A 2/30 Battalion Bowling Day is coming up at the Wentworthville Bowling Club. Would all bowlers please telephone John Kreckler at 519. 1755 and obtain details of date and time. It will be on either a Saturday or Sunday early in February - arrangements are in hand and will be concluded by the time this MAKAN reaches you. The plan is to arrive by 10.30 a. m., play 10 or 20 ends and enjoy a pleasant luncheon together.




Heard from Clarence the Clocker over Channel 9 on the morning of 21st November - "A lot of you know Roly Moore known to his army mates as "Porky". His old battalion the 2/30th., one of the finest to leave Australia is having its reunion dinner at the Hotel Australia at 6.30 p.m. tonight. Come along in your hundreds and meet your old mates again"


KEITH BROUGHTON, HQ Coy, holidaying on Norfolk Island met the father of LAURIE QUINTAL, HQ Coy Sigs, who died of Beri Beri and Dysentery in Burma Hospital in 1943. Laurie, a popular member of the unit, was a direct descendant of one of the "Bounty" mutineers. Keith described Laurie's father as a grand old Melanesian gentleman. Keith was made welcome by his family of daughters and his grandchildren. A monument on the island records that 10 Quintals fought in the first World War and 4 in the last.


GORDON McKNIGHT's son, Ken, is doing his final exams as an Auto Electrician and his daughter Marilyn 22, is abroad on a two-year working holiday. She left on the "Australis" which caught fire, necessitating 5 or 6 days in Fiji before the ship could proceed to Acapulco, Mexico for major repairs. Gordon thinks she's still dawdling on the ship at Acapulco. JACK ELLIS had hoped to make the Reunion but the wheat ripened sooner than expected and he had to remain home. L.F. "Darby" YOUNG has been promoted to Senior Accounts Inspector at the H.O. of the Forestry Commission and is now domiciled in Ashfield. Son, Paul, is a Stock Exchange Operator with Patrick Partners and daughter Ann, still in Coffs Harbour has two sons, Brad and Todd.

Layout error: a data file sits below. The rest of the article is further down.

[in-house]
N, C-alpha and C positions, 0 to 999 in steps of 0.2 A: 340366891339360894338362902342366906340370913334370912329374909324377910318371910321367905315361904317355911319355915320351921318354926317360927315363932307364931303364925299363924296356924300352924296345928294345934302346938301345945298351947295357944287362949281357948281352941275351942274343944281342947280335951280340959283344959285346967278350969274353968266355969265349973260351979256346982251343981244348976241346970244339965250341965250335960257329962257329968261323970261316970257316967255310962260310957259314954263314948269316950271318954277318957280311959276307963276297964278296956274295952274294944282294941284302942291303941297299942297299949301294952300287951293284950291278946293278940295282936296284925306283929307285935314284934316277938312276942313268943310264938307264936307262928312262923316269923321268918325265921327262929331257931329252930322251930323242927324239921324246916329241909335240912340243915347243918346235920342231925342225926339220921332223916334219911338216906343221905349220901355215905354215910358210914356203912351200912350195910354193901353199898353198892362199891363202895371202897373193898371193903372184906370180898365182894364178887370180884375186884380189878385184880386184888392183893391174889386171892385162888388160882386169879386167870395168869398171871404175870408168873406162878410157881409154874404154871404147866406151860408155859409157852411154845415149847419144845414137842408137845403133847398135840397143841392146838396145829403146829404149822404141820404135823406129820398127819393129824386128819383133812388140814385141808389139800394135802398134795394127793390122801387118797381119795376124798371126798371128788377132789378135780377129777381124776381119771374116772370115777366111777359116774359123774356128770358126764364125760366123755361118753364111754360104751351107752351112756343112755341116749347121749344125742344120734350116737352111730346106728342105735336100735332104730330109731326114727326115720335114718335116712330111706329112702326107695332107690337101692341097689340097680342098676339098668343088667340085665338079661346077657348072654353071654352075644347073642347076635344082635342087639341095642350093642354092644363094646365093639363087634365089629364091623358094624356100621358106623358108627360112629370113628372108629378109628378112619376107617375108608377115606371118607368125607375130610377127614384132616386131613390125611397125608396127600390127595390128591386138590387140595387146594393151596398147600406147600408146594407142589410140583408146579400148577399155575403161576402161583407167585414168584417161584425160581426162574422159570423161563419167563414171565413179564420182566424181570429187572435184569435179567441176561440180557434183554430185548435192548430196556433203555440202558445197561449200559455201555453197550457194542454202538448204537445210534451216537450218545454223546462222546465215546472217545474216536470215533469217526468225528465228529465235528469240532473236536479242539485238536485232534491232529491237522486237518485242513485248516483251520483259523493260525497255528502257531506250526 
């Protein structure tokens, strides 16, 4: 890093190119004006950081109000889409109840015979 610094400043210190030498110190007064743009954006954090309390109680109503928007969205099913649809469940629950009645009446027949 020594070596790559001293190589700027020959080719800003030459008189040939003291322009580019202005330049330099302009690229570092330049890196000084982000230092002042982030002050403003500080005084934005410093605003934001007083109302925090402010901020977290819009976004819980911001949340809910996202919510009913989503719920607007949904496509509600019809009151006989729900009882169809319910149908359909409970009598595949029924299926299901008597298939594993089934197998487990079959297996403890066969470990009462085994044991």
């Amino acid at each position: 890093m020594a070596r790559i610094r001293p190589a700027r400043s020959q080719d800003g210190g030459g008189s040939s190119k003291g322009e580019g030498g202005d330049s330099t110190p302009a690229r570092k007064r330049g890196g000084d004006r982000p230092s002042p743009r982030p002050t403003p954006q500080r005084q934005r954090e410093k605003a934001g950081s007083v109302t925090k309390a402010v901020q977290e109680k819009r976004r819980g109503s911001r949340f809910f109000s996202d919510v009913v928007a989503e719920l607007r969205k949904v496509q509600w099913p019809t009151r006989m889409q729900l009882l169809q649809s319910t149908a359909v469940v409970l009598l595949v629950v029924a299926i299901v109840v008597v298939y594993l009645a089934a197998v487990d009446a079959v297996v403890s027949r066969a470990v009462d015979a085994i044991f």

ERNIE ROSS recently became a grandfather for the first time. HARRY HEAD was a welcome arrival at the Reunion and looks well. His daughter Maureen has 4 children and younger daughter Julie is employed by the "Wales". His son, Jock, 24, who was schooled at "Scots" Bathurst is a commercial pilot with Adastra and is making aerial surveys in the Woomera area just now. FRANK PURVIS, employed by Consolidated Press, is obviously well looked after by his wife and family. He looks fit enough to push a train over. His daughter Lesly, 21, is a school teacher, Susan 19, a trainee school teacher, Douglas 16 is in 4th year and Mark, 9, is flat out to catch up to his elder brother and sisters.

GEORGE WINCHESTER has two daughters. Paula 22, a typist/stenographer and Donna 21, a budding biologist with C.S.R. Len "Baldy" BARNES was written up in a recent issue of The Women's Weekly. He turned up at the Reunion looking the picture of health and alertness. His four daughters are all married so he is now an experienced grandpa. He brought greetings from VIC "Speed" GORDON who, he says, is as cheeky and chirpy as ever, but his wife is in indifferent health. JOE GEOGHEGAN and his wife are good doers for their country. They have brought up 5 jolly fine Australians and now have a sizeable batch of grandchildren. Their daughter Val has 7 children, Ruth 20 is married, Dianne 23, works for Envelope Manufacturers and Judith 22, with the Rural Bank, while son Ross, 18, is with the R.A.A.F. at Wagga.